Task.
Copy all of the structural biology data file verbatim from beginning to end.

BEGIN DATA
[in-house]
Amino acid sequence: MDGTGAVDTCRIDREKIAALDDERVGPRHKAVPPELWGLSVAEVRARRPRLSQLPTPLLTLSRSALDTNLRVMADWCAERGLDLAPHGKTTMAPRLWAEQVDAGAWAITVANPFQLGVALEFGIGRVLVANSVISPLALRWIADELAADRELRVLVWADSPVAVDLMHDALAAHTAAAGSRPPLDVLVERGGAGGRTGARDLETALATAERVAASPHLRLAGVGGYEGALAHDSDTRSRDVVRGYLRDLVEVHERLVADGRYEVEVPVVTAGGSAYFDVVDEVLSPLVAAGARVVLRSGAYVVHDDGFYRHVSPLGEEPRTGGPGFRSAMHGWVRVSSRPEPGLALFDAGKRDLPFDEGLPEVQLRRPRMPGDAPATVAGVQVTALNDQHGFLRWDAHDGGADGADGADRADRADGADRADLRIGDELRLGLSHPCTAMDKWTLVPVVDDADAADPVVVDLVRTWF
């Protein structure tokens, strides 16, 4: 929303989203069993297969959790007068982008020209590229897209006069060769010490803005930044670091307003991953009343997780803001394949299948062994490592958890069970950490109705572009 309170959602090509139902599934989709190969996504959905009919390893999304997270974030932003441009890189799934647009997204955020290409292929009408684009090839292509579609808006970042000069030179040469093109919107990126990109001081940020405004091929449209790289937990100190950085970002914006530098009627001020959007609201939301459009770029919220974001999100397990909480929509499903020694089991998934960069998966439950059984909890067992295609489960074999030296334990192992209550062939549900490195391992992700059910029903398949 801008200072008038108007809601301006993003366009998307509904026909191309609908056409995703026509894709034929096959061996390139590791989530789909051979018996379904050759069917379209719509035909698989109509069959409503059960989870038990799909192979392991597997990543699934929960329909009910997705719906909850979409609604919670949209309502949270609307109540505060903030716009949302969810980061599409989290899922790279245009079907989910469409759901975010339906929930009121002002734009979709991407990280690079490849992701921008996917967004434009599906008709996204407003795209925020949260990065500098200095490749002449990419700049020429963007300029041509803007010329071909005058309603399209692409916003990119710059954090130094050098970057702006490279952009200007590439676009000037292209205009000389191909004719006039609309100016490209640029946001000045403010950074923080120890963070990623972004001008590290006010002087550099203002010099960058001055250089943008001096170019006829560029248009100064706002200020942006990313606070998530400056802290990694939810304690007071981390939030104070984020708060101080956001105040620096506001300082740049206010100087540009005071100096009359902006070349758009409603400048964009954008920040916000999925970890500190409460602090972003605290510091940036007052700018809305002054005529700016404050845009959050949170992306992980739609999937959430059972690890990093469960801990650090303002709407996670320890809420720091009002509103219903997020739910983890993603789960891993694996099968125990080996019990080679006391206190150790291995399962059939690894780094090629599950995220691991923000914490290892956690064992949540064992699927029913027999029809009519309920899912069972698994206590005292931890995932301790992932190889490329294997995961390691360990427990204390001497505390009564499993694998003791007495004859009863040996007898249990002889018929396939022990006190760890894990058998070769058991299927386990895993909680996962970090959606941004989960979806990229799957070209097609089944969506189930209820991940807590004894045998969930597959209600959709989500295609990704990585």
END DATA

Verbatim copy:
[in-house]
Amino acid sequence: MDGTGAVDTCRIDREKIAALDDERVGPRHKAVPPELWGLSVAEVRARRPRLSQLPTPLLTLSRSALDTNLRVMADWCAERGLDLAPHGKTTMAPRLWAEQVDAGAWAITVANPFQLGVALEFGIGRVLVANSVISPLALRWIADELAADRELRVLVWADSPVAVDLMHDALAAHTAAAGSRPPLDVLVERGGAGGRTGARDLETALATAERVAASPHLRLAGVGGYEGALAHDSDTRSRDVVRGYLRDLVEVHERLVADGRYEVEVPVVTAGGSAYFDVVDEVLSPLVAAGARVVLRSGAYVVHDDGFYRHVSPLGEEPRTGGPGFRSAMHGWVRVSSRPEPGLALFDAGKRDLPFDEGLPEVQLRRPRMPGDAPATVAGVQVTALNDQHGFLRWDAHDGGADGADGADRADRADGADRADLRIGDELRLGLSHPCTAMDKWTLVPVVDDADAADPVVVDLVRTWF
């Protein structure tokens, strides 16, 4: 929303989203069993297969959790007068982008020209590229897209006069060769010490803005930044670091307003991953009343997780803001394949299948062994490592958890069970950490109705572009 309170959602090509139902599934989709190969996504959905009919390893999304997270974030932003441009890189799934647009997204955020290409292929009408684009090839292509579609808006970042000069030179040469093109919107990126990109001081940020405004091929449209790289937990100190950085970002914006530098009627001020959007609201939301459009770029919220974001999100397990909480929509499903020694089991998934960069998966439950059984909890067992295609489960074999030296334990192992209550062939549900490195391992992700059910029903398949 801008200072008038108007809601301006993003366009998307509904026909191309609908056409995703026509894709034929096959061996390139590791989530789909051979018996379904050759069917379209719509035909698989109509069959409503059960989870038990799909192979392991597997990543699934929960329909009910997705719906909850979409609604919670949209309502949270609307109540505060903030716009949302969810980061599409989290899922790279245009079907989910469409759901975010339906929930009121002002734009979709991407990280690079490849992701921008996917967004434009599906008709996204407003795209925020949260990065500098200095490749002449990419700049020429963007300029041509803007010329071909005058309603399209692409916003990119710059954090130094050098970057702006490279952009200007590439676009000037292209205009000389191909004719006039609309100016490209640029946001000045403010950074923080120890963070990623972004001008590290006010002087550099203002010099960058001055250089943008001096170019006829560029248009100064706002200020942006990313606070998530400056802290990694939810304690007071981390939030104070984020708060101080956001105040620096506001300082740049206010100087540009005071100096009359902006070349758009409603400048964009954008920040916000999925970890500190409460602090972003605290510091940036007052700018809305002054005529700016404050845009959050949170992306992980739609999937959430059972690890990093469960801990650090303002709407996670320890809420720091009002509103219903997020739910983890993603789960891993694996099968125990080996019990080679006391206190150790291995399962059939690894780094090629599950995220691991923000914490290892956690064992949540064992699927029913027999029809009519309920899912069972698994206590005292931890995932301790992932190889490329294997995961390691360990427990204390001497505390009564499993694998003791007495004859009863040996007898249990002889018929396939022990006190760890894990058998070769058991299927386990895993909680996962970090959606941004989960979806990229799957070209097609089944969506189930209820991940807590004894045998969930597959209600959709989500295609990704990585």